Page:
Reprogramming your mind to be able to perceive situations through the lens of acceptance and trust would be the permanent solution and may take some time. Meanwhile, it’s also useful to understand how stress impacts us so we can acknowledge that it’s there and work to release it rather when it occurs.

Physiological effects of stress

Stress causes a chain-reaction between the mind and body. When the mind interprets something to be a crisis, it activates a part of our brain that feels like our survival is threatened and sends signals to the body to deal with the threat as if we are fighting for our life! Long ago, we would attribute a crisis situation to things that could physically threaten us, such as being chased by a predator, and our bodies would need more energy, blood and oxygen to deal with it. Today, our crisis is more about giving a public speech, not getting invited to a party, feeling like we may have to downsize our apartment, or worrying that our child did not eat enough greens. Rationally, we know we cannot die from any of these things, yet that’s the message that the brain gets! This is why stress is related with physiological symptoms of increased heartrate, rapid breathing, increase in body temperature, and heightened senses; all designed to deal with actual danger.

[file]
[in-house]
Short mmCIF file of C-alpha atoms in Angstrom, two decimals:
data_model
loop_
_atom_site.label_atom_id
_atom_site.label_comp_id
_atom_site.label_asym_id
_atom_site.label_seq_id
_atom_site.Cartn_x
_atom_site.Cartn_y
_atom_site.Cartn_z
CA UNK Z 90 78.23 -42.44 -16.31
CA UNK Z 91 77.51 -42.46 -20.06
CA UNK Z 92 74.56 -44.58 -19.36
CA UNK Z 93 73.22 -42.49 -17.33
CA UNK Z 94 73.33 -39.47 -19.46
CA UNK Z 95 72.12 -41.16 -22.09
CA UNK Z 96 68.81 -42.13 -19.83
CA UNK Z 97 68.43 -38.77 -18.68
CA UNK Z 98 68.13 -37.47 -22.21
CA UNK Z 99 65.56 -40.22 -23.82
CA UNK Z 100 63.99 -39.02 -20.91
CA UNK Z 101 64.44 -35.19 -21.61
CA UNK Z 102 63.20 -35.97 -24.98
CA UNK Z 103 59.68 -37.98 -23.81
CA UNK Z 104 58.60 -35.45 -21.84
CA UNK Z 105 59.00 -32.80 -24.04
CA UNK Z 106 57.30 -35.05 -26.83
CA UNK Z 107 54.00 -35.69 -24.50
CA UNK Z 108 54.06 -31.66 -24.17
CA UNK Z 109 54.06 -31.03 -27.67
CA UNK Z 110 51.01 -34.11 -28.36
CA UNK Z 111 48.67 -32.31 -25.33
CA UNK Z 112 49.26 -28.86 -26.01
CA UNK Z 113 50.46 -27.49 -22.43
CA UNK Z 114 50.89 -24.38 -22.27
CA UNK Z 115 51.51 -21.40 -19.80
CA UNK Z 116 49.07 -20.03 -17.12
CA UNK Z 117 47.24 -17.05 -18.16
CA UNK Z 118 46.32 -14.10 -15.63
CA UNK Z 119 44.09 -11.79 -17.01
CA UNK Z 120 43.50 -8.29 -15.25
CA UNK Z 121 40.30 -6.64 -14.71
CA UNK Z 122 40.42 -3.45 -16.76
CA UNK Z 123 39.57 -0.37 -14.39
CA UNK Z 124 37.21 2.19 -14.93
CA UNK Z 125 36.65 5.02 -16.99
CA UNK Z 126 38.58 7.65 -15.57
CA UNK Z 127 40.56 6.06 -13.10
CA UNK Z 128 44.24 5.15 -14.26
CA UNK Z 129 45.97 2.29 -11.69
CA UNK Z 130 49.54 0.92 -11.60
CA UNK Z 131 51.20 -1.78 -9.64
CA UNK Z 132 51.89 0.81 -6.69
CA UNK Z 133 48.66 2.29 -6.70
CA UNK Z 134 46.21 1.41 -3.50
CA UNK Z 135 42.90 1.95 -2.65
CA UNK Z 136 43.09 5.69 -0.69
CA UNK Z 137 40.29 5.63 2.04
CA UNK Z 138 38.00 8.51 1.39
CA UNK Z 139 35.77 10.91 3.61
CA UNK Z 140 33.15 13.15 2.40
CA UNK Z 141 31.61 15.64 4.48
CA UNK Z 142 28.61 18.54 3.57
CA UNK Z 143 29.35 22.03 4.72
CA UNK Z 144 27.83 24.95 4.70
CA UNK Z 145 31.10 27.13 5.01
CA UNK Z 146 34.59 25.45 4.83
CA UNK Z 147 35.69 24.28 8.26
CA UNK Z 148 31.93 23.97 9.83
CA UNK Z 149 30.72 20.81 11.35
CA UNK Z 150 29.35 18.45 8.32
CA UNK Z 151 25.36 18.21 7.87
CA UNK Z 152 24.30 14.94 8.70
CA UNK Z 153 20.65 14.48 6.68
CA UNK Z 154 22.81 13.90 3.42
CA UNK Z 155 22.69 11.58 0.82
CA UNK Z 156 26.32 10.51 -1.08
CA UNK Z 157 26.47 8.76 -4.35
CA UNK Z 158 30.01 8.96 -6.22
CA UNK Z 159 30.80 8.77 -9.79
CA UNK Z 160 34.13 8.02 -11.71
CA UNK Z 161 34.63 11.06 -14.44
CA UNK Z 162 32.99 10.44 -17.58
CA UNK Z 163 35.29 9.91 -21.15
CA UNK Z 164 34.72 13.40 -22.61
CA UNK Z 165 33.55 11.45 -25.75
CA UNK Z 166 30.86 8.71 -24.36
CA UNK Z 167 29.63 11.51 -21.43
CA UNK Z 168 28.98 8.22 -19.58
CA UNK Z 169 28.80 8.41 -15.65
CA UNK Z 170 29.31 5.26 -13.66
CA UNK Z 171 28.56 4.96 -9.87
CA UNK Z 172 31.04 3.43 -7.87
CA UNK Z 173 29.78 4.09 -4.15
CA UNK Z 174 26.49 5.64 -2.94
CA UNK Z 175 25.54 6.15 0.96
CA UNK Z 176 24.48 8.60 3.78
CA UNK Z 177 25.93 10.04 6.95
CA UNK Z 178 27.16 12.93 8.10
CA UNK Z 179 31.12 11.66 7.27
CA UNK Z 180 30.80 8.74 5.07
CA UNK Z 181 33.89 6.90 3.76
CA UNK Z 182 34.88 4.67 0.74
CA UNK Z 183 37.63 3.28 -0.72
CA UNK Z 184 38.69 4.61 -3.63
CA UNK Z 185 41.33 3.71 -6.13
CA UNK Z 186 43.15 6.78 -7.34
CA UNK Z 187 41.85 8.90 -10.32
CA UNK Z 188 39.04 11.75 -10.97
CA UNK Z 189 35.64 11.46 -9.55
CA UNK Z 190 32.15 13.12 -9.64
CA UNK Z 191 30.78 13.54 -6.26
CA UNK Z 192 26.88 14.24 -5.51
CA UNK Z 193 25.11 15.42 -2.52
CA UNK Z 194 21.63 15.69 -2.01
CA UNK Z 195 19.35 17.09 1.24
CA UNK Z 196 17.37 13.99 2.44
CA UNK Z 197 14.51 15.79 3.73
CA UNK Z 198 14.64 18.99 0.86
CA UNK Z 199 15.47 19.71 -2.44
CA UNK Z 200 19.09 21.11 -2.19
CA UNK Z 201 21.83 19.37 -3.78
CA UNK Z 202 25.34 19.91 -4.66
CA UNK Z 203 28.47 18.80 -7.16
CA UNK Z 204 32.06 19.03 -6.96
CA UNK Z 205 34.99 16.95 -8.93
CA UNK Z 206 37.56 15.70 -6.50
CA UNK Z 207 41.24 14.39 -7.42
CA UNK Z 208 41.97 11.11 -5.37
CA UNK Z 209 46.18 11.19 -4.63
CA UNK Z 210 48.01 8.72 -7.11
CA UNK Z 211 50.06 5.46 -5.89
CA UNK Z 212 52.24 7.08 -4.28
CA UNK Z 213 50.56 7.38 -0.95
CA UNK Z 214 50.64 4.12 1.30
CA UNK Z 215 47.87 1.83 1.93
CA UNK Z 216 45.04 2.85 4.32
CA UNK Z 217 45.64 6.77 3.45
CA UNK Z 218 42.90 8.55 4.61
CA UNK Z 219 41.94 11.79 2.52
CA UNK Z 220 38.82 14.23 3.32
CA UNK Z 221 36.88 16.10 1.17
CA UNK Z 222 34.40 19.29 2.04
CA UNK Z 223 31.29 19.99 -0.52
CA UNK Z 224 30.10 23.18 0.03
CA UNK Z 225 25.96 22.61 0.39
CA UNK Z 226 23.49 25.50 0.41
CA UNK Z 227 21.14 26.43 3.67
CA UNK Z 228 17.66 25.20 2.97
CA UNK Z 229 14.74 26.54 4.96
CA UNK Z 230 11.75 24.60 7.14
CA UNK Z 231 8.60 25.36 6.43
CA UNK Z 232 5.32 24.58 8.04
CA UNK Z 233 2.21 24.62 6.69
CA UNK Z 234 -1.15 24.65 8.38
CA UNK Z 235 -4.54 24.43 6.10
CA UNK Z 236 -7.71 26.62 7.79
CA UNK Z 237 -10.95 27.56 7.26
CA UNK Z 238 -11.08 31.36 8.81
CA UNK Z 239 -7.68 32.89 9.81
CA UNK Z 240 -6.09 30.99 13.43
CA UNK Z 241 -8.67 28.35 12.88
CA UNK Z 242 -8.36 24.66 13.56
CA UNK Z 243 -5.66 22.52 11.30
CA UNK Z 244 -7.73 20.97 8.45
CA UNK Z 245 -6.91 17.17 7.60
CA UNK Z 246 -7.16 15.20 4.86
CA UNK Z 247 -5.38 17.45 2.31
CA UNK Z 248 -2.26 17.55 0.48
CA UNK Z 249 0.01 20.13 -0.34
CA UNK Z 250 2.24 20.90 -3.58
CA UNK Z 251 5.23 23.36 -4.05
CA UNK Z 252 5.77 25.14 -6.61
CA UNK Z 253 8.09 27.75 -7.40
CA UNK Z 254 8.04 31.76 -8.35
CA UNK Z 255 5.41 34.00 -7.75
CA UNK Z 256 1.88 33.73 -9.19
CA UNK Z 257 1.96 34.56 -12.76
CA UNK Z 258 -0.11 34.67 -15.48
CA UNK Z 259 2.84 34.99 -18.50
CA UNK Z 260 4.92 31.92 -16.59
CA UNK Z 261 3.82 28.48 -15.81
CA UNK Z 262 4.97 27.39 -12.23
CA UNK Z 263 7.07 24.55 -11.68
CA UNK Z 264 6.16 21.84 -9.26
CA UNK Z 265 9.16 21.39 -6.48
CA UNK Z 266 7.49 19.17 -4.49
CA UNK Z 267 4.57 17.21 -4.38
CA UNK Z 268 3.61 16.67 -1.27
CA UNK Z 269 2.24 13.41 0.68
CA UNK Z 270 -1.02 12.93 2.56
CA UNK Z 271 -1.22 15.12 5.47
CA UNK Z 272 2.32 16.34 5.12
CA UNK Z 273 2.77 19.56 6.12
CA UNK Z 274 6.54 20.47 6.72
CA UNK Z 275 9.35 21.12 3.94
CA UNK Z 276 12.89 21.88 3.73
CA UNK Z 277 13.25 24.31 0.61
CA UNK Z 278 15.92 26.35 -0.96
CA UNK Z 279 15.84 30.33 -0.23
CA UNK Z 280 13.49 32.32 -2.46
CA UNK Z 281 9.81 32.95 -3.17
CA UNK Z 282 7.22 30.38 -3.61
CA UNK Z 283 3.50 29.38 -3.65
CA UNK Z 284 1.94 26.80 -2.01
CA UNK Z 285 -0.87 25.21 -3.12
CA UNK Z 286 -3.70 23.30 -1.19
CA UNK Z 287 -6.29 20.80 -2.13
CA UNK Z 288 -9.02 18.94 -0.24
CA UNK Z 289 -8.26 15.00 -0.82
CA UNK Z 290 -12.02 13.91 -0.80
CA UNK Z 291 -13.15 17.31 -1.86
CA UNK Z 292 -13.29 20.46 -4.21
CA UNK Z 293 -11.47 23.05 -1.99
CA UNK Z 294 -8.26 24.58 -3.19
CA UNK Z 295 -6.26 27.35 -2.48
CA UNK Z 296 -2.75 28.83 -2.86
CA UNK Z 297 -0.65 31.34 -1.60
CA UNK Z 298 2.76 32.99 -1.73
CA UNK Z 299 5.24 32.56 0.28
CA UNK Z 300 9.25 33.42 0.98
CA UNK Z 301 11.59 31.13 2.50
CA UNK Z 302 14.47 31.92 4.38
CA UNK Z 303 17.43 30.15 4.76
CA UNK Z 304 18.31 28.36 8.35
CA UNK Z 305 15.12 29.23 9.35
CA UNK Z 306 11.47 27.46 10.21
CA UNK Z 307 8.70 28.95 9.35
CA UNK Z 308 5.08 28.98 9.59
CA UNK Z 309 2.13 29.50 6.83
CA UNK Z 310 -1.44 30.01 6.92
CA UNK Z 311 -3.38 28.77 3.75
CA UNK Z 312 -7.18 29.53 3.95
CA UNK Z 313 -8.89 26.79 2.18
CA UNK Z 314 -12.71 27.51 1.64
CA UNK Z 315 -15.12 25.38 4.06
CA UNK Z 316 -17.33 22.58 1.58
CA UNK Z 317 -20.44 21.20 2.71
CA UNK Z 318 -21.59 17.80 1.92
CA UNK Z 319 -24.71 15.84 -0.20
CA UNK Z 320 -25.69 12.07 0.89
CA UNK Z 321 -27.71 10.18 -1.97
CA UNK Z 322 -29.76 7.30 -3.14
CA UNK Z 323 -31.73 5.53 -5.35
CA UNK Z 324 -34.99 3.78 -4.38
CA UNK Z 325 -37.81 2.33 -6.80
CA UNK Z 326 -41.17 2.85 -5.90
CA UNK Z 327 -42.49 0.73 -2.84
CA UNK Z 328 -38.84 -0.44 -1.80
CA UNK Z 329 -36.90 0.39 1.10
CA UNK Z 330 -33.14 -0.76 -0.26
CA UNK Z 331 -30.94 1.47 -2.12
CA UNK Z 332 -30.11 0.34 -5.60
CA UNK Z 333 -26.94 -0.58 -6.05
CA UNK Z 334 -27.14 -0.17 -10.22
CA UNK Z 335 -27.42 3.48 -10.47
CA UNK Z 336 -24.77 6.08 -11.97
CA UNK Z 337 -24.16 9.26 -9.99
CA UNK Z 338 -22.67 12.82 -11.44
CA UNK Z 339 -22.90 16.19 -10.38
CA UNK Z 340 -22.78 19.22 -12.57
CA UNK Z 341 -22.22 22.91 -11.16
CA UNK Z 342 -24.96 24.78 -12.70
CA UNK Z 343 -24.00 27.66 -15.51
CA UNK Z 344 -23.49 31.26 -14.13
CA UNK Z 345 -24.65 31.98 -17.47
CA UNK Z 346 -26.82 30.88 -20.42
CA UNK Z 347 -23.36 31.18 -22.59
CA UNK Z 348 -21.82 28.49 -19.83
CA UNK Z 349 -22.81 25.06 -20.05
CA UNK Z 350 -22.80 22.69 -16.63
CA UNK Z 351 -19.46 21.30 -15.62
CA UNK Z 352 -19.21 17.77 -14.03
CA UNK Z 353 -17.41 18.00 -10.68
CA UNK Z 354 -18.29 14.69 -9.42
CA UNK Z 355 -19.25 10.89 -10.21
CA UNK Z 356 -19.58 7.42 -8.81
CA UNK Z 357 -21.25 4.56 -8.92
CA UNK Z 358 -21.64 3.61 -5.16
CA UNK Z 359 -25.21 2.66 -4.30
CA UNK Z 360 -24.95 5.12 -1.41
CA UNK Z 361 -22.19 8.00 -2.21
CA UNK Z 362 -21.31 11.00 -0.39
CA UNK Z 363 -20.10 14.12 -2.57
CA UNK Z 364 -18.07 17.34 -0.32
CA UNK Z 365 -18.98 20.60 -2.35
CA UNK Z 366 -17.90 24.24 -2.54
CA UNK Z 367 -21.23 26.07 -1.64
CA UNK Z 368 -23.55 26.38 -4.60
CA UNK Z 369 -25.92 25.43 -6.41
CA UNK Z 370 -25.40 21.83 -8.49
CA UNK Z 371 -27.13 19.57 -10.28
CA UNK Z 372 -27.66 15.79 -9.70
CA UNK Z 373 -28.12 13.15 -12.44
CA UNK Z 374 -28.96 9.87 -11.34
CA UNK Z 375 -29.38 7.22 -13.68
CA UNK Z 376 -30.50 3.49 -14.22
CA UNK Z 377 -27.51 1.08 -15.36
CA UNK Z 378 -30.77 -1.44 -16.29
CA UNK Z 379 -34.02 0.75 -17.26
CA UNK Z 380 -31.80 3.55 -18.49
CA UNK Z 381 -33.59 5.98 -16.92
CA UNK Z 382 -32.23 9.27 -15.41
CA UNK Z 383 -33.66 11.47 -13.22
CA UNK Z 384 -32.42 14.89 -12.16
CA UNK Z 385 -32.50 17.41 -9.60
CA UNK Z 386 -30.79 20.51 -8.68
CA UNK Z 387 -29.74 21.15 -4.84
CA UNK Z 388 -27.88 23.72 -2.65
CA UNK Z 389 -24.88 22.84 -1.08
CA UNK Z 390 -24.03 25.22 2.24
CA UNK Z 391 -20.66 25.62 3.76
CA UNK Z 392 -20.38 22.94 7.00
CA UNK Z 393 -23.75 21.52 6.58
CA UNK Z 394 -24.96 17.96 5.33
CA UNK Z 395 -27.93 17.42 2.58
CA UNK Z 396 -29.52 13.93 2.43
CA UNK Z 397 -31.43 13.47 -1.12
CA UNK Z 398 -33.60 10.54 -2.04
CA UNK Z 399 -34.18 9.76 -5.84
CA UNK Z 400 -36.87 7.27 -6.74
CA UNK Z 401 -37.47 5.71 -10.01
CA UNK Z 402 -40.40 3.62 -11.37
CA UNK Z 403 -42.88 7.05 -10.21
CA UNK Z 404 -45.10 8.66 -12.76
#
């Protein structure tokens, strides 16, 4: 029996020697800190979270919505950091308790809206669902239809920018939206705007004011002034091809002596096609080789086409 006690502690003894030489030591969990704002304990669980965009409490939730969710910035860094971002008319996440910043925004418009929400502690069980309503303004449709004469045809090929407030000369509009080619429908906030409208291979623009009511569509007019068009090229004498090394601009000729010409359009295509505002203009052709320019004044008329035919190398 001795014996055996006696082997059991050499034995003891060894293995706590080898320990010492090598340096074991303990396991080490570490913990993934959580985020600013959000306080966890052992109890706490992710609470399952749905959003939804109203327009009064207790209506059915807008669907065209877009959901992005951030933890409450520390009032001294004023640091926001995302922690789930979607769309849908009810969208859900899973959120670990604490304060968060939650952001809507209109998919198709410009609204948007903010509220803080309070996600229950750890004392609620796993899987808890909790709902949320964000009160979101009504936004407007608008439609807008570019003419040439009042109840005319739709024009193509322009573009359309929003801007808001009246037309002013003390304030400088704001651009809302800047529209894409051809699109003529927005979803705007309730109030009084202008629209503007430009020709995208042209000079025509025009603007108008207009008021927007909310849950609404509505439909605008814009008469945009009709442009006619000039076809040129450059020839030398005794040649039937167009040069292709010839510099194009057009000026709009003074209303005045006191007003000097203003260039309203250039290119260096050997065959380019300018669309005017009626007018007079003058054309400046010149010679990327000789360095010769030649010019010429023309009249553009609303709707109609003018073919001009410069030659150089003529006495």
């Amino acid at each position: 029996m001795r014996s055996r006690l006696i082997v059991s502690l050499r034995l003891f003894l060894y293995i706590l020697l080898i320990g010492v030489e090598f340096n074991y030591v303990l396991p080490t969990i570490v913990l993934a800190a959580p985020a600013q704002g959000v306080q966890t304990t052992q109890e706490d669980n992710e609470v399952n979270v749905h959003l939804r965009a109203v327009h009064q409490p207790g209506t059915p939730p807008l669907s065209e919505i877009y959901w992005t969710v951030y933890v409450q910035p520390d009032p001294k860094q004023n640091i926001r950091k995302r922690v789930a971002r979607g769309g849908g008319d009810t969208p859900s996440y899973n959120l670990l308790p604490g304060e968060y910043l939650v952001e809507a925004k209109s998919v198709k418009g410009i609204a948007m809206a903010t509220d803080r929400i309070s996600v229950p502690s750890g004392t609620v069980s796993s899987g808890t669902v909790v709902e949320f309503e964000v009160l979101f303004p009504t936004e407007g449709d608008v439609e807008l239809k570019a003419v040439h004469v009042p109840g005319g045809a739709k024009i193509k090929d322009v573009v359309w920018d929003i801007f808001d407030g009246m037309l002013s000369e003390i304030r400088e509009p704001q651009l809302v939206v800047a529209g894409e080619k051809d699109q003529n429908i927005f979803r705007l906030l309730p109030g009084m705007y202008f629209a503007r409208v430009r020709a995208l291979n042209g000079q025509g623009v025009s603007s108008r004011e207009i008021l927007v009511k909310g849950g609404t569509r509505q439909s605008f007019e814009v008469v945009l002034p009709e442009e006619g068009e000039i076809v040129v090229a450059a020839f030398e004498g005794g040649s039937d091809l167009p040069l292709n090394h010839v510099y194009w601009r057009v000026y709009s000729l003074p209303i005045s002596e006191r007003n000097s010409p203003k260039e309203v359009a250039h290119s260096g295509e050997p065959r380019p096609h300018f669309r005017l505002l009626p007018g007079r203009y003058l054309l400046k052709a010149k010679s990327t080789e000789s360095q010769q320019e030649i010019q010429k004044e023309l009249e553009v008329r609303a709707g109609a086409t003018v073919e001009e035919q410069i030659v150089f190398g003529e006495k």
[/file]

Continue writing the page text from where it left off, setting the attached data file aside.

When we are stressed our mind sends a message of danger to the brain, which activates our sympathetic nervous system to produce the physical changes needed to deal with the crisis, and when we perceive it’s over, a hormone called cortisol is released to restore the lost energy and return the body back to its original state. Cortisol like any other hormone is of great value; the problem is when we have situations that are long-term or reoccurring, our mind may not perceive that the crisis is ever over and produces more cortisol than necessary. That constant production can have debilitating effects on our body. Excessive levels of cortisol can impair the brain’s ability to function adequately, which may disrupt many of our other systems resulting in risk of heart disease, digestive issues, diabetes, and high blood pressure. Cortisol can also damage the brain by killing off cells and prematurely aging it, leading to poor cognition and emotional turbulence.